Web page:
• The elections were even less competitive than in previous years. According to the independent movement Golos, the most prominent election monitoring initiative in Russia, the competitiveness indicator for the regional parliamentary elections was the lowest since 2012. The results which the Kremlin desired were ensured by comprehensive control over every stage of the process: the registration of the candidates, the conduct of campaigns and the voting itself. Any independent campaign was in fact impossible, or at least highly risky, given the context of the six-month-long war with Ukraine, the accompanying economic sanctions, and the unprecedented degree of wartime censorship. The latter was exacerbated by propaganda hysteria targeting ‘traitors to the motherland’, i.e. those daring to criticise the Kremlin. Inconvenient candidates were weeded out even before the campaign began, by means including politically-motivated convictions or court proceedings; most often the charges referred to ‘discrediting the Russian army’ or ‘spreading fake news about the special operation in Ukraine’. The most high-profile cases were the sentencing of Moscow councillor Aleksei Gorinov to seven years in prison for spreading ‘fake news’, and the arrest of opposition figures Vladimir Kara-Murza and Ilya Yashin on the same charges. The opposition candidates themselves were also quite reluctant to run, as morale in the opposition circles has weakened significantly, due to systemic persecution as well as the fear of further repression. In addition, many relatively popular figures who could have contested the elections have found themselves in enforced political exile in recent months.
  • The desired results of the vote were produced thanks to the retention of multi-day and online voting, which offered officials convenient tools to ‘correct’ the results at the final counting stage, beyond any public scrutiny. Moreover, the room for manoeuvre for independent observers was drastically reduced this year. Another important factor in the Kremlin’s favour was the relatively low public interest in the lower-level elections, which are perceived as a politically insignificant event. This effect was compounded by state propaganda marginalising the elections in its coverage.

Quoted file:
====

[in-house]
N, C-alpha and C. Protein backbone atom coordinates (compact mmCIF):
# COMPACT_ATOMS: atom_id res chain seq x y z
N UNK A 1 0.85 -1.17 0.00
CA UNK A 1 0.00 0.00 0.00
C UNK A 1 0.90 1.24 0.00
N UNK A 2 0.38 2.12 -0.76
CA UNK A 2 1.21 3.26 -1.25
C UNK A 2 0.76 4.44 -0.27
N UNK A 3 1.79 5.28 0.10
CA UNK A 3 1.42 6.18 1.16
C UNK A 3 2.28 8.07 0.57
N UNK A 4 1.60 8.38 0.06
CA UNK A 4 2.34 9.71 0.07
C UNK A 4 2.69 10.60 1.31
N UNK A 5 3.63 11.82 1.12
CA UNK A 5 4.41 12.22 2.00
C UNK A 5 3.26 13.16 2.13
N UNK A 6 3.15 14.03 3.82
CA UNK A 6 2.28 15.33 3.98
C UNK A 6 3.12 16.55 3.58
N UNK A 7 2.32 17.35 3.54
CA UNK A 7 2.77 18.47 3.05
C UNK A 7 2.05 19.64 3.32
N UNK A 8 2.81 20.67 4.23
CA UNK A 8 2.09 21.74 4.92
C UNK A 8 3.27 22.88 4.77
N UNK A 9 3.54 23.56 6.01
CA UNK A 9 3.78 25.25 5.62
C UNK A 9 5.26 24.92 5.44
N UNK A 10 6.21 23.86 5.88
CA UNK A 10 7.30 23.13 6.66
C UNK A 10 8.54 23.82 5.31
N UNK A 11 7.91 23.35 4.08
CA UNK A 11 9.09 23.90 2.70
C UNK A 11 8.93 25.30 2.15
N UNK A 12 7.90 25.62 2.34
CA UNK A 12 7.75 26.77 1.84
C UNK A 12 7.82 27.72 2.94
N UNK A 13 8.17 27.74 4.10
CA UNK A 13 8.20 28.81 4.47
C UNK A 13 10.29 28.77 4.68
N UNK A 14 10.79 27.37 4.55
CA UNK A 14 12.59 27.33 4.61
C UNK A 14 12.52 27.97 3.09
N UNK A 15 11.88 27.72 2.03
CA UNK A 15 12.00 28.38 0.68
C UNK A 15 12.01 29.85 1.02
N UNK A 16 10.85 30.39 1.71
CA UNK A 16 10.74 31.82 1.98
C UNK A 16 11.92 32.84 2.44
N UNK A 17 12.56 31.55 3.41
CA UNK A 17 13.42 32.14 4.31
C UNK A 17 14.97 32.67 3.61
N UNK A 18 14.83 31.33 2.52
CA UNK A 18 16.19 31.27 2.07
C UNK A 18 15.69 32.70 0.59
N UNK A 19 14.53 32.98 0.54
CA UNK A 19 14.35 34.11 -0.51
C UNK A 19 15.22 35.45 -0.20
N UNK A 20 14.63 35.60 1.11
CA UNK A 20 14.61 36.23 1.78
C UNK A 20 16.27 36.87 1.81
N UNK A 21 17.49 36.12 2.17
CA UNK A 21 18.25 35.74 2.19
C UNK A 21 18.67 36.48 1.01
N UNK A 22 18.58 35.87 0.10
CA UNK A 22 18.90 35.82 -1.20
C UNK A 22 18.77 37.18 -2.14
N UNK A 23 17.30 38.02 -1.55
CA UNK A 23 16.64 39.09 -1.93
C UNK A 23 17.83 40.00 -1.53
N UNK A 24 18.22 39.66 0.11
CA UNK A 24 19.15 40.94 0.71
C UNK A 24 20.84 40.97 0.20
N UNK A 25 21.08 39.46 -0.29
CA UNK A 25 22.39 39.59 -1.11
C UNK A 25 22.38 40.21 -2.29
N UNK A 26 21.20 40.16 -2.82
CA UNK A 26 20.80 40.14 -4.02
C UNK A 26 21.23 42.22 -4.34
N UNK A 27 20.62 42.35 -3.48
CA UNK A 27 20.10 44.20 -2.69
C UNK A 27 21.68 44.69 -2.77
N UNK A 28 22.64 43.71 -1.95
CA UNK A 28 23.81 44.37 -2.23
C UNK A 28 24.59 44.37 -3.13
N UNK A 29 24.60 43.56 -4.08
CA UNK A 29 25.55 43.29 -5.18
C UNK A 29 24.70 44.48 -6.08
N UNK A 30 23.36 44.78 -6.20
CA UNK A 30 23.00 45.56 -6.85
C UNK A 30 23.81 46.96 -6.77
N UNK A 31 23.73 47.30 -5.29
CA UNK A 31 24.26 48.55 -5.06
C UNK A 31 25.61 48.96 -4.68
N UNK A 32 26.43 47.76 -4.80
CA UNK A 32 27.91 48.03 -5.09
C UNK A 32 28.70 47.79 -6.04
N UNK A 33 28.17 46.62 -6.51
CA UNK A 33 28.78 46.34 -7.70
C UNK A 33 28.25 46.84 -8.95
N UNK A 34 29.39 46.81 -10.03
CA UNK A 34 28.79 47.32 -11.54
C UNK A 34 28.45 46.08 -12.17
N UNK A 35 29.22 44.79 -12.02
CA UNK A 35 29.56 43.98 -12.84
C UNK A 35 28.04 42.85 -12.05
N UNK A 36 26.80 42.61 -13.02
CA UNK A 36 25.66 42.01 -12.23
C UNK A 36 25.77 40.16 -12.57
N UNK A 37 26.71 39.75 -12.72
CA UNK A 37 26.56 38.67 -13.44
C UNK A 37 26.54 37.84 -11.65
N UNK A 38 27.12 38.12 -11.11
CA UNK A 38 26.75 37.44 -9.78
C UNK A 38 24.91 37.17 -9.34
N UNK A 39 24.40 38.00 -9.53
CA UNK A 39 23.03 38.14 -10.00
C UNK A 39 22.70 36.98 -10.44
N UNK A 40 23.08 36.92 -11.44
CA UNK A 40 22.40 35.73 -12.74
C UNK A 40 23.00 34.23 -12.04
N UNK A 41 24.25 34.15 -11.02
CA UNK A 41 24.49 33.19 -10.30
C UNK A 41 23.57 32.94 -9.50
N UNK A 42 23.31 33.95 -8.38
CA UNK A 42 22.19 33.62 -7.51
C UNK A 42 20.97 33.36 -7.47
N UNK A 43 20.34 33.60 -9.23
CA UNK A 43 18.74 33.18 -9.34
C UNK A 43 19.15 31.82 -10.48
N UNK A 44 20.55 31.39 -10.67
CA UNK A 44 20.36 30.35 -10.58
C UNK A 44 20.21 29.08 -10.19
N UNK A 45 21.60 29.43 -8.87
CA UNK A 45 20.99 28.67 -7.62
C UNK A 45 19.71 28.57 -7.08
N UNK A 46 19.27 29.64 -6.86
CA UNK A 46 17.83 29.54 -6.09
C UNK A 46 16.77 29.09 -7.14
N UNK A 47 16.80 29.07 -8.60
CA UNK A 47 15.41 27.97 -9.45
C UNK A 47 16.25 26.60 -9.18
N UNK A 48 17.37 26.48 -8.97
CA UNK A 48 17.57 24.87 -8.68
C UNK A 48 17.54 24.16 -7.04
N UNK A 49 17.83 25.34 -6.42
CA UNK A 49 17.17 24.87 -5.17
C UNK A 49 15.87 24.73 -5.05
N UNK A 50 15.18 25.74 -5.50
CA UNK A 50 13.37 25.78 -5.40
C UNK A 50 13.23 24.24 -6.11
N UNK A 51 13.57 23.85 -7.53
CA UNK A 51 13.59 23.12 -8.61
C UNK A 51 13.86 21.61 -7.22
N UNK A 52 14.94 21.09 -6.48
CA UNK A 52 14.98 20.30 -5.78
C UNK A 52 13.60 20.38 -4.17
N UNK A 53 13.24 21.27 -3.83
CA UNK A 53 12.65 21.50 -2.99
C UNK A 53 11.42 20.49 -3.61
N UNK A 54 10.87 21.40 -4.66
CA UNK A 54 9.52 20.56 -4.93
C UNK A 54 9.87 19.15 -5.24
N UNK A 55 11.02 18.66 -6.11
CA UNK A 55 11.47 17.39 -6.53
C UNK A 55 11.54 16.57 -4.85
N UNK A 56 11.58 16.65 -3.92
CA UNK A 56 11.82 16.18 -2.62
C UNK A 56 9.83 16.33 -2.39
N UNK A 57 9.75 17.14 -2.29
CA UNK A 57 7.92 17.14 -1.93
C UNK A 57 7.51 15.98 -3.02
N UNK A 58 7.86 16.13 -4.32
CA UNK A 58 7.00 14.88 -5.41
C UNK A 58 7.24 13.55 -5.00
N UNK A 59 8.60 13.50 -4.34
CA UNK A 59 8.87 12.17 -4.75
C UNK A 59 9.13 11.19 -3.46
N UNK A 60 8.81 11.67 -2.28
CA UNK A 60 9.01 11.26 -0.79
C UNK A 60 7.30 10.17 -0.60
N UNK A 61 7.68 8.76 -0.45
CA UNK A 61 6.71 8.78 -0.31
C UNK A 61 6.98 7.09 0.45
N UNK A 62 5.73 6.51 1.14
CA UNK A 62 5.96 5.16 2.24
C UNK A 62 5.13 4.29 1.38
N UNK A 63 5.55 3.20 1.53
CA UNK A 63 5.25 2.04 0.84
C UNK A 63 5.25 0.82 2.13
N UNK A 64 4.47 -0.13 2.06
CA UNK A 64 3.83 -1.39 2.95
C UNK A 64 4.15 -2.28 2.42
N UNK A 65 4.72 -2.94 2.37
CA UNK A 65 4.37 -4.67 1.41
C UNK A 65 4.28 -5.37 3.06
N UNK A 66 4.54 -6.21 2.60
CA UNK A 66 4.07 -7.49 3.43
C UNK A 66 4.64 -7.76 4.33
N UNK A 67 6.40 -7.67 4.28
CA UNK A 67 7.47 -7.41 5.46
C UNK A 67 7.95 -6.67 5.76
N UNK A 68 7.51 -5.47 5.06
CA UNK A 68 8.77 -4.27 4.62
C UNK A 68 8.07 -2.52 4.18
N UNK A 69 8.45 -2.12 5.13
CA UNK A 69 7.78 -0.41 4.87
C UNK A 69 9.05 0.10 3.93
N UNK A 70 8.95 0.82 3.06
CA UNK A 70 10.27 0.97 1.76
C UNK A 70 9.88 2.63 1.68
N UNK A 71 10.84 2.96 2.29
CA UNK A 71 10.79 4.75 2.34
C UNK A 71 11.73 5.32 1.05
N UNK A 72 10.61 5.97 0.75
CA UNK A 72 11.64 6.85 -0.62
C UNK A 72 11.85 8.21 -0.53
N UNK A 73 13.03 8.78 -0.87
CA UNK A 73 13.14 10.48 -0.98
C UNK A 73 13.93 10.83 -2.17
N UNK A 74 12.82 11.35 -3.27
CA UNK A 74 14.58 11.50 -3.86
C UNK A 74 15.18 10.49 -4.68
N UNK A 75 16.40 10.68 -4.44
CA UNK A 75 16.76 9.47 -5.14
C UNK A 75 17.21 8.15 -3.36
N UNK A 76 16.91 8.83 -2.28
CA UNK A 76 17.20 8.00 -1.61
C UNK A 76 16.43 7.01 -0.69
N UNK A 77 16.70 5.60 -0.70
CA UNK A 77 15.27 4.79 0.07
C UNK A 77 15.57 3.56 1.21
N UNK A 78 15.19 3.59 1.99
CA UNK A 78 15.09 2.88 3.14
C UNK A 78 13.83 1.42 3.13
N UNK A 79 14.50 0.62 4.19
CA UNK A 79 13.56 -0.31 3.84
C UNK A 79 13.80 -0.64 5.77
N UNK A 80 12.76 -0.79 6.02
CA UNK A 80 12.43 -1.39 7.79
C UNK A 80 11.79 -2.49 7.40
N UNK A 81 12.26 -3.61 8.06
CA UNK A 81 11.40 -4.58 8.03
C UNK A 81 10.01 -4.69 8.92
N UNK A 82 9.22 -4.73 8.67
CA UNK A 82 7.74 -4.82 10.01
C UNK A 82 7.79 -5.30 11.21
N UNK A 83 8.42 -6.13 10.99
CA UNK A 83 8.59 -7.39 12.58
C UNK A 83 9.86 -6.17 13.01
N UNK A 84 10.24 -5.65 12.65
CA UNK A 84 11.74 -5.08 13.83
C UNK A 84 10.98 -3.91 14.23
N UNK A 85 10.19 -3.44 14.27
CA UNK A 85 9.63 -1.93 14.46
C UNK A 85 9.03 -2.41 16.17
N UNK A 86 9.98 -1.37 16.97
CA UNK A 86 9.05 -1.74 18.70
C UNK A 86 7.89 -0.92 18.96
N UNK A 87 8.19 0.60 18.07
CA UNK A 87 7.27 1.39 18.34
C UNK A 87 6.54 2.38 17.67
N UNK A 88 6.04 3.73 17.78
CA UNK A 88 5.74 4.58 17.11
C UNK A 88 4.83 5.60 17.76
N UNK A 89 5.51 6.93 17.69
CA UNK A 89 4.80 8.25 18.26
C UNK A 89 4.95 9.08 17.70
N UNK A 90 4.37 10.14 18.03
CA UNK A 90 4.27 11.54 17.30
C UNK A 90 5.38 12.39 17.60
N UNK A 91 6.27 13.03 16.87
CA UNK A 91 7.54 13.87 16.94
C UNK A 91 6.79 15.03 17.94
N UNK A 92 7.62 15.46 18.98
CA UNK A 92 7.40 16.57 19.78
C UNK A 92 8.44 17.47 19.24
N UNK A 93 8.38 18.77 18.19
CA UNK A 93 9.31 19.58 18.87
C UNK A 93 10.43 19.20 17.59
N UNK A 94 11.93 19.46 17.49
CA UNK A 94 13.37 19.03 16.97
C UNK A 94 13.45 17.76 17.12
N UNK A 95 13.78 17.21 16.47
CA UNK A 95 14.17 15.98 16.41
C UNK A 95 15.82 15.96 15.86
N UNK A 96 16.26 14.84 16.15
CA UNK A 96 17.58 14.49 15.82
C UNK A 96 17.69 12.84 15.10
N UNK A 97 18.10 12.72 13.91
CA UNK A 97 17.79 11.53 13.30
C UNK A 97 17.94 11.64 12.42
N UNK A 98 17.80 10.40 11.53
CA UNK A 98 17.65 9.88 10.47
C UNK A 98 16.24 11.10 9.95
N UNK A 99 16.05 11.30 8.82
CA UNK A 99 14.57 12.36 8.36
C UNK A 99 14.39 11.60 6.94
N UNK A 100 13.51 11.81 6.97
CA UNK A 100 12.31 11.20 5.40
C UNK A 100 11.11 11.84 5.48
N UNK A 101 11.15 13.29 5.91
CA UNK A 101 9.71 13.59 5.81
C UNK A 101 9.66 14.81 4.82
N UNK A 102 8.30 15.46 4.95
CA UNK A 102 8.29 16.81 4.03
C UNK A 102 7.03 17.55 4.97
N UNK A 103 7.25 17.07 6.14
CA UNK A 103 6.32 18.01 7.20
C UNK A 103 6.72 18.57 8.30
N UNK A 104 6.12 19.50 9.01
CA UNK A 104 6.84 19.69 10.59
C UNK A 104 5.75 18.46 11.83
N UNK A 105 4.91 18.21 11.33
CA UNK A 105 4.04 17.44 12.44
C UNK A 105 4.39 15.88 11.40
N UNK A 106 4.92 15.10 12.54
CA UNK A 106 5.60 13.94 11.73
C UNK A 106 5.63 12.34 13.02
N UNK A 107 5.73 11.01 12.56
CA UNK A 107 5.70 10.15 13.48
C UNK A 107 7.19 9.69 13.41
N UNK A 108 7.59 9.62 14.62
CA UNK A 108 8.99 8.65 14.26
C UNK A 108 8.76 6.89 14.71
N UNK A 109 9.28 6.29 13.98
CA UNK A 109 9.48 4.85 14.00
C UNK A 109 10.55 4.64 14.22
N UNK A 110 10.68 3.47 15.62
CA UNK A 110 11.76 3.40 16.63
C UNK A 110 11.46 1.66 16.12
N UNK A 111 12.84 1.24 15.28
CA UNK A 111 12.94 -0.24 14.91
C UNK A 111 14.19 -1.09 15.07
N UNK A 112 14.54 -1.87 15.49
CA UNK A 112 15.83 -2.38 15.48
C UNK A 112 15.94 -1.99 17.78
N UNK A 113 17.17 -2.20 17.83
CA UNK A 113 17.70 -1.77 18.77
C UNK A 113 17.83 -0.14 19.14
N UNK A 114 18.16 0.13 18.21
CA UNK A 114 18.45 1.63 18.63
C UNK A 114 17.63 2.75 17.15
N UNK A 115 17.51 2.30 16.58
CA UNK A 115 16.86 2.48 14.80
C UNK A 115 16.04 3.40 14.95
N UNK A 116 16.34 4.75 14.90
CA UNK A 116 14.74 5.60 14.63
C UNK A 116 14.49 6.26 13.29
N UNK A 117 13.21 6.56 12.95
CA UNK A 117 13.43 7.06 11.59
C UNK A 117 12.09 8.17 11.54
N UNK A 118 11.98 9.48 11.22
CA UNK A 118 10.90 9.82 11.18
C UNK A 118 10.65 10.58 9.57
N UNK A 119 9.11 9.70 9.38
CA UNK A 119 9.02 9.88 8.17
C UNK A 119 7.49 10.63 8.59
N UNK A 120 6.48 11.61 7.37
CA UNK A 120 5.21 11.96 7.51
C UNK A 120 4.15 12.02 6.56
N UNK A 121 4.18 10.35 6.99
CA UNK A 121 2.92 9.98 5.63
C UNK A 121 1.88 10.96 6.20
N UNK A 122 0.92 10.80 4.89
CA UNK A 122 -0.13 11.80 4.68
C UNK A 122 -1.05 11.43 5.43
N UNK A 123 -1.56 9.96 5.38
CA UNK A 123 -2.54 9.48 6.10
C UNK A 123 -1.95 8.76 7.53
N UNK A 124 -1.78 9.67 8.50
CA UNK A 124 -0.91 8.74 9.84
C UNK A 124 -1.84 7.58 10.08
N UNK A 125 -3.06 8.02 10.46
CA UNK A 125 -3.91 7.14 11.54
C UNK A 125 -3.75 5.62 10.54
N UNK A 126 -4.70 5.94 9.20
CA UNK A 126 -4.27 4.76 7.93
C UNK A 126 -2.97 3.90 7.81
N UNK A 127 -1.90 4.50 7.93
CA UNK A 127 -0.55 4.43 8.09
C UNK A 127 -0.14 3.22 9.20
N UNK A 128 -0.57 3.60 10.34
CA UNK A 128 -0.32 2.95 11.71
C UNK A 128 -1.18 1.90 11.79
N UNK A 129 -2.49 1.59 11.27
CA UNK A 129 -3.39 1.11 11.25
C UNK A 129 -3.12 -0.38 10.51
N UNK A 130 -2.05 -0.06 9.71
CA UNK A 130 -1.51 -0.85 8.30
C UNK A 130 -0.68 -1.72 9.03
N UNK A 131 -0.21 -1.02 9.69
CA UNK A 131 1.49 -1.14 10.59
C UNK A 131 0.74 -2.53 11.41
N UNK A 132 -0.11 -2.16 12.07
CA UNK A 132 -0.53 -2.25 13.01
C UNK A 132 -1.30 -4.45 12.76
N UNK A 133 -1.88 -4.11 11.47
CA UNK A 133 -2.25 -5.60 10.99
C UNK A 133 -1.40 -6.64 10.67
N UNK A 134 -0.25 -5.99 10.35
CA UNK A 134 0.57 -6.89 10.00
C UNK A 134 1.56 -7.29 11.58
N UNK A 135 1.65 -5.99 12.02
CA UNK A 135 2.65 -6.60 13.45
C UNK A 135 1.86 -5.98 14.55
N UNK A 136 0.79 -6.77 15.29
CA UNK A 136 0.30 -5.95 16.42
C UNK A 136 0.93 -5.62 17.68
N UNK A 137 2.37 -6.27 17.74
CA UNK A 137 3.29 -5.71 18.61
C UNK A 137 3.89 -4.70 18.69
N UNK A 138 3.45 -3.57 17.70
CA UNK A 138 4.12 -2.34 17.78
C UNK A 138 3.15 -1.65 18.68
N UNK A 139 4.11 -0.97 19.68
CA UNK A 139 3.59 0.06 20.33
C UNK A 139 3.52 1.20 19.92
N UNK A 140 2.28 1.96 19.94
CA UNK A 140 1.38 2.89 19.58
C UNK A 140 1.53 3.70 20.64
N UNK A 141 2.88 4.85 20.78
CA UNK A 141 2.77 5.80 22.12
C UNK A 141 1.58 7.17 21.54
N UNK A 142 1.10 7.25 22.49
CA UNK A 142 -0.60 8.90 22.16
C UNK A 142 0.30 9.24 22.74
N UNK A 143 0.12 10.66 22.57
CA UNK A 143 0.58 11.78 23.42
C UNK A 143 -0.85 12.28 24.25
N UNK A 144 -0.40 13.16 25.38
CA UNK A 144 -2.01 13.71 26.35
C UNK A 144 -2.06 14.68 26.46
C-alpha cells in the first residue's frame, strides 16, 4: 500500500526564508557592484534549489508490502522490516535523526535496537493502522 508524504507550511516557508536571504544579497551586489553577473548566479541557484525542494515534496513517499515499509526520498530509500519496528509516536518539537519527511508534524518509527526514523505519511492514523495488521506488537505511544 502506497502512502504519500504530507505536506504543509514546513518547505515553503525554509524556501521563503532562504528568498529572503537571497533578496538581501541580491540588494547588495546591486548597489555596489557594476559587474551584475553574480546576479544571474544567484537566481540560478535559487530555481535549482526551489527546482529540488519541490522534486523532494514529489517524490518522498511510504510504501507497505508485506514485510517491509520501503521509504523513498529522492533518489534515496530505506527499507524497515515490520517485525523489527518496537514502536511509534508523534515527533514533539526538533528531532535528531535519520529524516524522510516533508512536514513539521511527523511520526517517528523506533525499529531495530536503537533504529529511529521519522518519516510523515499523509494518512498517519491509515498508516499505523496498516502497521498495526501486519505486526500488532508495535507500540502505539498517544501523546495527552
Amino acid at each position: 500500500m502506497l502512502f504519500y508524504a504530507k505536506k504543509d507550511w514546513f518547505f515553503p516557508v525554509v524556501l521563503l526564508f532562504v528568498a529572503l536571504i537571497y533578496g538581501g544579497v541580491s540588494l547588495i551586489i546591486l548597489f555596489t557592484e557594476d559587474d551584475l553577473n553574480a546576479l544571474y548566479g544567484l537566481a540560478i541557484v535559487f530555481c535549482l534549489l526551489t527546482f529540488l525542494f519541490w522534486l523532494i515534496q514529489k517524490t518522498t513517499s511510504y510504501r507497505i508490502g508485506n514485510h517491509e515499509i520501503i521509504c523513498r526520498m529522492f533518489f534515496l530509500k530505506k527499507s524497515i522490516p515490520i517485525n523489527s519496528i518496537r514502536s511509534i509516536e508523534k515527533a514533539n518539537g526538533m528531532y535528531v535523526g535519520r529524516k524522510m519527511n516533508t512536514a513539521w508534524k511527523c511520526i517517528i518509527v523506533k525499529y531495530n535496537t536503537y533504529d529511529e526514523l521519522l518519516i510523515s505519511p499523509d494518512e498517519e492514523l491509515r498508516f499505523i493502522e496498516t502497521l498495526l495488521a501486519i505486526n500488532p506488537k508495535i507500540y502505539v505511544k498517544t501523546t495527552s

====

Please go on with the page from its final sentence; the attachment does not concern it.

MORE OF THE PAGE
• The Kremlin’s main ambition was to hold the vote in a calm atmosphere, so as to demonstrate that – despite the so-called special military operation – life in the country continues as usual, and that Russia’s unfavourable international and economic situation has had no impact on the Russian people’s lives. This strategy succeeded largely because the general public has not yet felt the full negative effects of the economic crisis; nor has information about the real losses suffered in Ukraine become truly widespread. The Kremlin’s objectives were also to limit the number of controversial incidents during the voting and to prevent any unforeseen outcomes, by any means necessary, in order to demonstrate full pro-Kremlin public consensus during wartime, which the authorities succeeded in achieving. The course of the elections proved once again that they have been of little political significance in Russia for several years now. They are mostly just a spectacle in which the authorities are able to achieve the desired results, through all kinds of falsification and fraud.